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FUYANG, CHINA - APRIL 17, 2023 - Workers work on the production line of a truck assembly workshop at the Fuyang branch of JAC Motors Group Co LTD in east China's Anhui Province, April 18, 2023. China's gross domestic product (GDP) grew 4.5 percent year on year in the first quarter, 1.6 percentage points faster than in the fourth quarter of last year, as the impact of the epidemic on the economy subsided and measures to stabilize growth gradually took effect, according to data released by the National Bureau of Statistics on Tuesday. (Photo by CFOTO/Sipa USA)No Use Germany.
Summary Podcast

Making sense of China’s economy


Tao Wang, chief China economist for UBS Investment Bank in Hong Kong, discusses her new book, Making Sense of China’s Economy (Routledge). She describes market-oriented and land reforms that helped diminish China’s state role in the economy, increased foreign investment, and increased urbanization. “China understands,” she says, “that opening China’s economy, being integrated with the world, has been tremendously beneficial for the economy over the last 40 years.”

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Tao Wang

Chief China Economist - UBS Investment Bank, Hong Kong



DOLLAR: Hi, I’m David Dollar, host of the Brookings trade podcast Dollars and Sense. Today my guest is Tao Wang, the chief China economist for UBS Investment Bank in Hong Kong. Tao formerly worked for the IMF and she and I were neighbors in Beijing 15 years ago. She has a timely new book, Making Sense of China’s Economy. That’s what we’re going to be trying to do, making sense of China’s economy. It’s published by Routledge. Welcome to the show, Tao.

WANG: Thank you, David.

DOLLAR: So, let’s start with some of the basics. China started this economic reform program in 1978 and it’s had spectacular results. For outsiders, for people trying to understand China. What would you say are the two or three most important reforms that China introduced starting in 1978?

WANG: Well, there’s so many, but I think I would put probably the most important reform in the early days. Not exactly in ‘78, but around ‘80 is the Cultural Reform, which basically distributed the land back to the farmers for their use. And that allowed the farmers basically to decide what to produce and what to do. And so breaking away from that central planned system at the agriculture sector.

That was tremendous because the productivity went up and people were able to feed themselves and that released a lot of surplus labor from the agricultural sector that then went through this industrialization, urbanization stage. It also then really harnessed support for the reform, any political resistance and so on they realized, okay, you go this way, not the traditional Soviet model, and it actually revives the economy. So, I think that was the most important ones.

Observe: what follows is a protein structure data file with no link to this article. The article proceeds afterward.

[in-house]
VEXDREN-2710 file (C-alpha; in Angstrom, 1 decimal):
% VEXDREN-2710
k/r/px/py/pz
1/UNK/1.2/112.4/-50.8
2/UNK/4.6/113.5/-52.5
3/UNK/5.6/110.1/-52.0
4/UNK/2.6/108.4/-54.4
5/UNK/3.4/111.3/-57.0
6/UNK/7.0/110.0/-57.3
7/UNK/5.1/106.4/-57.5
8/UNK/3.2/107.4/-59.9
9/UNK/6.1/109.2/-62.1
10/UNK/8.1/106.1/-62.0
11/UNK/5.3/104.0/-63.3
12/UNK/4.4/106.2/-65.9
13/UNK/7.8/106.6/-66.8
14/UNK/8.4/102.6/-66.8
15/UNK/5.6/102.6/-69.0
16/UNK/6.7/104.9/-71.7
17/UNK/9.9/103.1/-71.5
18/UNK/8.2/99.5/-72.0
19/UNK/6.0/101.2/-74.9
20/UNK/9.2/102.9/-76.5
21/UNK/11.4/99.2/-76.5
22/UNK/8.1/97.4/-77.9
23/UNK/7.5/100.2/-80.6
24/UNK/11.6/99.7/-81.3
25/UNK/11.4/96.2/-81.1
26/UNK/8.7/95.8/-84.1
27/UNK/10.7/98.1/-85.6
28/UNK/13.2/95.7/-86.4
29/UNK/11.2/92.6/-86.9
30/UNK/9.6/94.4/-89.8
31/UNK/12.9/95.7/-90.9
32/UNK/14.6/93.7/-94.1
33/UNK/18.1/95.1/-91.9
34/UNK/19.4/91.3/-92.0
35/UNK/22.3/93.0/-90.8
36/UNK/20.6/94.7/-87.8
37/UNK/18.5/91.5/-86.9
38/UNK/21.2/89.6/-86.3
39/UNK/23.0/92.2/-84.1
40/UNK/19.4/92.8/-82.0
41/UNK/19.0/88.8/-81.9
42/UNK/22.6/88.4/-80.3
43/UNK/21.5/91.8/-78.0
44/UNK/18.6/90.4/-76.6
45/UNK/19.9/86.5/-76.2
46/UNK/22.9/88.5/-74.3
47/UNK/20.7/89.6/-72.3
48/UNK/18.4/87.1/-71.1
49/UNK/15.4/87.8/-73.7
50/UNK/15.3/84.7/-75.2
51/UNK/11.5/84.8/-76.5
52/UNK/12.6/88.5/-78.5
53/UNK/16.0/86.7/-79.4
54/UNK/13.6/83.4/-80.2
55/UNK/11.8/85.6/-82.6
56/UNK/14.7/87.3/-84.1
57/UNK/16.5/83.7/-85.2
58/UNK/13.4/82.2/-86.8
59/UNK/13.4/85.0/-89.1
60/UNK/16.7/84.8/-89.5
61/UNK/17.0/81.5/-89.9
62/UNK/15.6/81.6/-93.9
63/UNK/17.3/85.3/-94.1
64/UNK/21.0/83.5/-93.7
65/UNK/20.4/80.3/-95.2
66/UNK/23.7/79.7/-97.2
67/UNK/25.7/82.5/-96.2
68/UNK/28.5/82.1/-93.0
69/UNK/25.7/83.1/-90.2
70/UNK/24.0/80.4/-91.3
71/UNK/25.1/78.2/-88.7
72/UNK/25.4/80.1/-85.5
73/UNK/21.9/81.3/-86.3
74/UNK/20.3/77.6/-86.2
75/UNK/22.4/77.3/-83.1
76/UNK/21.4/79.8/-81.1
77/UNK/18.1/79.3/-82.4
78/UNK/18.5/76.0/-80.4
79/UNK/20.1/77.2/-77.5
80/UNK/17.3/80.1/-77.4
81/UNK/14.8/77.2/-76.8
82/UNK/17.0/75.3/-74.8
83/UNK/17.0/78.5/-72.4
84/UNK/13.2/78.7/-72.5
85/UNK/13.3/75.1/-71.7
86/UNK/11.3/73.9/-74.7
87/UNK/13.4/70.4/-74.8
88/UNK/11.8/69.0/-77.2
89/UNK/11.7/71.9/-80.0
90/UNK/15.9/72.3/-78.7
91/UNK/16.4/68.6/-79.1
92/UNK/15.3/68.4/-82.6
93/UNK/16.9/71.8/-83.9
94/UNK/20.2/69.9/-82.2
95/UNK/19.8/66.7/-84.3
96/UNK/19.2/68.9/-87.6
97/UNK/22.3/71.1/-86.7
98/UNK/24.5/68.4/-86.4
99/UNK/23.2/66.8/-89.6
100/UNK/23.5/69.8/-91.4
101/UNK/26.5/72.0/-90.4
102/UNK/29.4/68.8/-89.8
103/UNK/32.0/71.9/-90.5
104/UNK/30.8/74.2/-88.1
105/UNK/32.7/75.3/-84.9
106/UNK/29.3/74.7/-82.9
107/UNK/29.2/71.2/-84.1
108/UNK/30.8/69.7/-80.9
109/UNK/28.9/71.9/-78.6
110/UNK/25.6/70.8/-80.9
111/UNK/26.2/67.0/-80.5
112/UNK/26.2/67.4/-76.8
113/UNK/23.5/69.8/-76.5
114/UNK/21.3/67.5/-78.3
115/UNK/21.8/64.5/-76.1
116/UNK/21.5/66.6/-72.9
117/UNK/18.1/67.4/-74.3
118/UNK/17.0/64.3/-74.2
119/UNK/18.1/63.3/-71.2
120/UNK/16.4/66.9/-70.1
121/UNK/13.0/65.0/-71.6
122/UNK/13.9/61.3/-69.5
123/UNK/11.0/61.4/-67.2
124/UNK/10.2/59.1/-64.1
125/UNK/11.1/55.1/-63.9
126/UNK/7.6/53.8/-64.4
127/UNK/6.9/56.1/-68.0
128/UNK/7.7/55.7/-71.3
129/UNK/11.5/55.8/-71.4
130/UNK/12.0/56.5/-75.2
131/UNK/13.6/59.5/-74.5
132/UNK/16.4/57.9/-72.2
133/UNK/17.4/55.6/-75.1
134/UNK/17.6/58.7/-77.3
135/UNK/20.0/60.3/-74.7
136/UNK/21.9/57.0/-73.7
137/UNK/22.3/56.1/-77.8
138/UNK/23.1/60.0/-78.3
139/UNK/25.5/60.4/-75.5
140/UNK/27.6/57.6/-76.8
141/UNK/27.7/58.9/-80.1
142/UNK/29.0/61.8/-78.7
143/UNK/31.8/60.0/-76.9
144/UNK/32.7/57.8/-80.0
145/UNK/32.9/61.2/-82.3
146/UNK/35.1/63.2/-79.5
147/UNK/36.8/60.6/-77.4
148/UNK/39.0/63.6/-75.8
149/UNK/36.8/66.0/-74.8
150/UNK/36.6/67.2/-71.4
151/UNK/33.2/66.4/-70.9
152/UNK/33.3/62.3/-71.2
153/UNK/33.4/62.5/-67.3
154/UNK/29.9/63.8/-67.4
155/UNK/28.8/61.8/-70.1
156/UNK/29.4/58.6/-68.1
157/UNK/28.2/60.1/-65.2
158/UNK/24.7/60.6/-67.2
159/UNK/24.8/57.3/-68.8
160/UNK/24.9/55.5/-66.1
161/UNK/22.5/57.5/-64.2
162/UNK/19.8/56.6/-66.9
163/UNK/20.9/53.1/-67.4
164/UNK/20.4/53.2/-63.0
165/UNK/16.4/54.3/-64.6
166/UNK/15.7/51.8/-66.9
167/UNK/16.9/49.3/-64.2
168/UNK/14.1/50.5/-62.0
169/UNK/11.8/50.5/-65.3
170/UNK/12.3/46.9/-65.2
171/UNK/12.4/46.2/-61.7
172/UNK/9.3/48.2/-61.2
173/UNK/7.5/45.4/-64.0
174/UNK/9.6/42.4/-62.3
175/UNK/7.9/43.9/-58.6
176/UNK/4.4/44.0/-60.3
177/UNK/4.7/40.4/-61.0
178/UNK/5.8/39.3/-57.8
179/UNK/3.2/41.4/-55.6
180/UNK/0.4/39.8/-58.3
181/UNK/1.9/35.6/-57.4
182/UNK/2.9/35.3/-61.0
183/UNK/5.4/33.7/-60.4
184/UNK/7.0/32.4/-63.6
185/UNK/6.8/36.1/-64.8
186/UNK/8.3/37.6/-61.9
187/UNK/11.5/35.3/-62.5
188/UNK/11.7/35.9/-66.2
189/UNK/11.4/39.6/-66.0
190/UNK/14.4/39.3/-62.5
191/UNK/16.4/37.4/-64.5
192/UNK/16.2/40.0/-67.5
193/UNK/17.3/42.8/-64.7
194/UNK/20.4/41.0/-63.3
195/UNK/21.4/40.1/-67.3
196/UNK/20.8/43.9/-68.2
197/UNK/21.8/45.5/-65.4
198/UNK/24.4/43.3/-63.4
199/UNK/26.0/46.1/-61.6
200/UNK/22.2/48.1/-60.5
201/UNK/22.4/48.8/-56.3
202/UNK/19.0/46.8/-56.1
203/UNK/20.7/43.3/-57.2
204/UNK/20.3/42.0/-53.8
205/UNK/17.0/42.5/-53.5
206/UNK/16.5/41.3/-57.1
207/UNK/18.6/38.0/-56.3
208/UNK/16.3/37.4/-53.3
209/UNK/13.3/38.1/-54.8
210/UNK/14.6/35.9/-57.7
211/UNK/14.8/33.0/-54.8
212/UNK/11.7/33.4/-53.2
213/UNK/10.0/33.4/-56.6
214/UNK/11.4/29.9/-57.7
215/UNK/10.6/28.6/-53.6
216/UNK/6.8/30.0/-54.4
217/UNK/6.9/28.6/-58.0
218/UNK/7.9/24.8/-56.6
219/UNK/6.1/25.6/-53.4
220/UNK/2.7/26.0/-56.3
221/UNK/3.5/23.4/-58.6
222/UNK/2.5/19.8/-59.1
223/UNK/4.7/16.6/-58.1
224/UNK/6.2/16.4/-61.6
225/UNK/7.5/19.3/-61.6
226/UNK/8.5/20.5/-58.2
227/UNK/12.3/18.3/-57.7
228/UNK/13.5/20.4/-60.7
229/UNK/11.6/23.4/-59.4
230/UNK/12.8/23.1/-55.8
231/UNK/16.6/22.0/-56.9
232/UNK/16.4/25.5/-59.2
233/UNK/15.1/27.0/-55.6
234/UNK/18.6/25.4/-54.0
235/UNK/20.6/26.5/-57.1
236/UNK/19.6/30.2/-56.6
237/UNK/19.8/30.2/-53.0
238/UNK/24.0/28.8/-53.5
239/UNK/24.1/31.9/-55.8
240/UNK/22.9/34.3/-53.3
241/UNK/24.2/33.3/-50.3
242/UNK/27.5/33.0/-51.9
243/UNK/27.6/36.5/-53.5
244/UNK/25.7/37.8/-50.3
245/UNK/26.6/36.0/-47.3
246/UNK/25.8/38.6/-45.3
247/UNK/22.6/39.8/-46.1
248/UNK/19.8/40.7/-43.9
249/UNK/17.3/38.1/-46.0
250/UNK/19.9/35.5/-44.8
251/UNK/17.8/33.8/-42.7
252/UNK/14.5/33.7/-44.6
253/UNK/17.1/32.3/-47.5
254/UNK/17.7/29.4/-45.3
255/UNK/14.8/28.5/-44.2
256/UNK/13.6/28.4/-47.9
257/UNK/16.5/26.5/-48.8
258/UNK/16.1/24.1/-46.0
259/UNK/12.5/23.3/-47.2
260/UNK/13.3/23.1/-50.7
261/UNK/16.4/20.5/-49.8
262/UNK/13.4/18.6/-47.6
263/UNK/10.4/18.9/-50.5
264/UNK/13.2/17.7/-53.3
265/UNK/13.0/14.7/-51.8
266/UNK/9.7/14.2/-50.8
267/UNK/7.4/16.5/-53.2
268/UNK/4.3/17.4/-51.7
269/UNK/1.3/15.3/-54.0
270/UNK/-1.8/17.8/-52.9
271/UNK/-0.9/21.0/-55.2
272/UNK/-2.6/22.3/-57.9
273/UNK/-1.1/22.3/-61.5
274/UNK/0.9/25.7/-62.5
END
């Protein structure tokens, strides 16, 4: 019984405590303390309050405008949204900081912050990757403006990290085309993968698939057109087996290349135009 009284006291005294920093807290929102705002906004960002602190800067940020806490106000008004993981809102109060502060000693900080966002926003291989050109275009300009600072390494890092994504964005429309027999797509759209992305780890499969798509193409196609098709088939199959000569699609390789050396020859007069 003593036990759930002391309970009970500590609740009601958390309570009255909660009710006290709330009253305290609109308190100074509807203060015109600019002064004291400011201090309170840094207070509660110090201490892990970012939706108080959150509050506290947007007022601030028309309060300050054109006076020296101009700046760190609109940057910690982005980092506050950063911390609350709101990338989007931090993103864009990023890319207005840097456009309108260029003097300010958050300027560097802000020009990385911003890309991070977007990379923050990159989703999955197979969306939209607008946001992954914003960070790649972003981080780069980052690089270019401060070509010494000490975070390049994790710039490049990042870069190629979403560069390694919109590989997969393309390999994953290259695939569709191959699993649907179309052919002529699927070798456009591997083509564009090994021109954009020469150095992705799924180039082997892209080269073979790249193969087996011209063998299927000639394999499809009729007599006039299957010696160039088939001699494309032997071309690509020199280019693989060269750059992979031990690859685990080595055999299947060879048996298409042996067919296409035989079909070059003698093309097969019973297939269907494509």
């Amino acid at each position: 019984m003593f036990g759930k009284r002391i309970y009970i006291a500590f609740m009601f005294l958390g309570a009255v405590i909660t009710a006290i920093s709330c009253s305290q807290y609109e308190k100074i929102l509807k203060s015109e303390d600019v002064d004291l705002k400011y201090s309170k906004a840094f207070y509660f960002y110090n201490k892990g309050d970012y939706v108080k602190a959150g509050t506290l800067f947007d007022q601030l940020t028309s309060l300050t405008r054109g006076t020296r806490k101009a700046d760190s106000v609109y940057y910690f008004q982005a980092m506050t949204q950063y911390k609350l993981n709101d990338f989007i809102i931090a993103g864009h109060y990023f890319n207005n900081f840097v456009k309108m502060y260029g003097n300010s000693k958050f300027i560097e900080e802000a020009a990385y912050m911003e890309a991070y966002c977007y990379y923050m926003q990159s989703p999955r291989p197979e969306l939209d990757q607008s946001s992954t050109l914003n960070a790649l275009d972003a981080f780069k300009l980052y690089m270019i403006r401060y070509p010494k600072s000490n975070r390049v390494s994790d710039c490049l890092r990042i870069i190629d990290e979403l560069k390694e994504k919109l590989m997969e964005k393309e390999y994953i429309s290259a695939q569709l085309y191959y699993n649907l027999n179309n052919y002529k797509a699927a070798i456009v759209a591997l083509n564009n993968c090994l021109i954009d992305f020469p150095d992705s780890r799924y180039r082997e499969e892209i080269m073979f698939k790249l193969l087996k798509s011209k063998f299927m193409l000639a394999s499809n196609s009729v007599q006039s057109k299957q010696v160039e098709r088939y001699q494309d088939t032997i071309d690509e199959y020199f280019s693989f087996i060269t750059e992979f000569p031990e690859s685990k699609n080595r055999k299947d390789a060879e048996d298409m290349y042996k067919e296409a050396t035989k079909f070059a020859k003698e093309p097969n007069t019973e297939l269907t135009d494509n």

In the early days, also, I think opening to foreign trade a little bit, but establishing the special economic zones, also very important. It was not a big contributor to growth at the moment at that time, but I think that really brought in sort of foreign ideas, foreign investment, foreign management skills. And I think it really opened up, I think, the understandings of how things work in China.

And the third one, I think that’s really a more holistic set of market-oriented reforms starting in the early- to mid-nineties, because the earlier reforms were still things at the margin, not really touching ownership. And from the early- to mid-nineties, I think the understanding is that socialism can still have can have market and we should establish a market economy and encourage and allow private businesses to flourish and set up all the infrastructures that is compatible with a market economy. So, I think those are the most important ones in the early stage.

DOLLAR: Yeah. So, listening to you, Tao, it strikes me how important it is that these different reforms interact. So, the agricultural reform frees up labor, a lot of that moves to the cities. If you didn’t have a private sector developing and an export oriented sector developing, there wouldn’t have been jobs for them. Right? So, the way your different reforms that you highlight interact, that that strikes me as quite important.

WANG: Yes, indeed. I think that all comes together. So, these foreign companies coming to China, especially in the ’90, but also after WTO entry in the 2000s, that a lot of companies came to China for the cheap labor. And those labor was made available because of that agricultural reform and relaxation of the hukuo system so people can move about and go into the cities. And because of that market system, people also were able to buy food and buy things in the market. So, they didn’t need the distribution system from the government to function.

DOLLAR: Your book has chapters that focus on many of these important reforms individually. There’s a chapter on rural-urban migration. We were just discussing it a little bit and you mentioned the hukuo system. Could you go a little bit more into what this household registration system was, how rural urban-migration occurred nevertheless? And then if I could add a third part to that, what are the prospects going forward? Has everybody already moved from the countryside to the cities or is there prospect for further rural urban migration?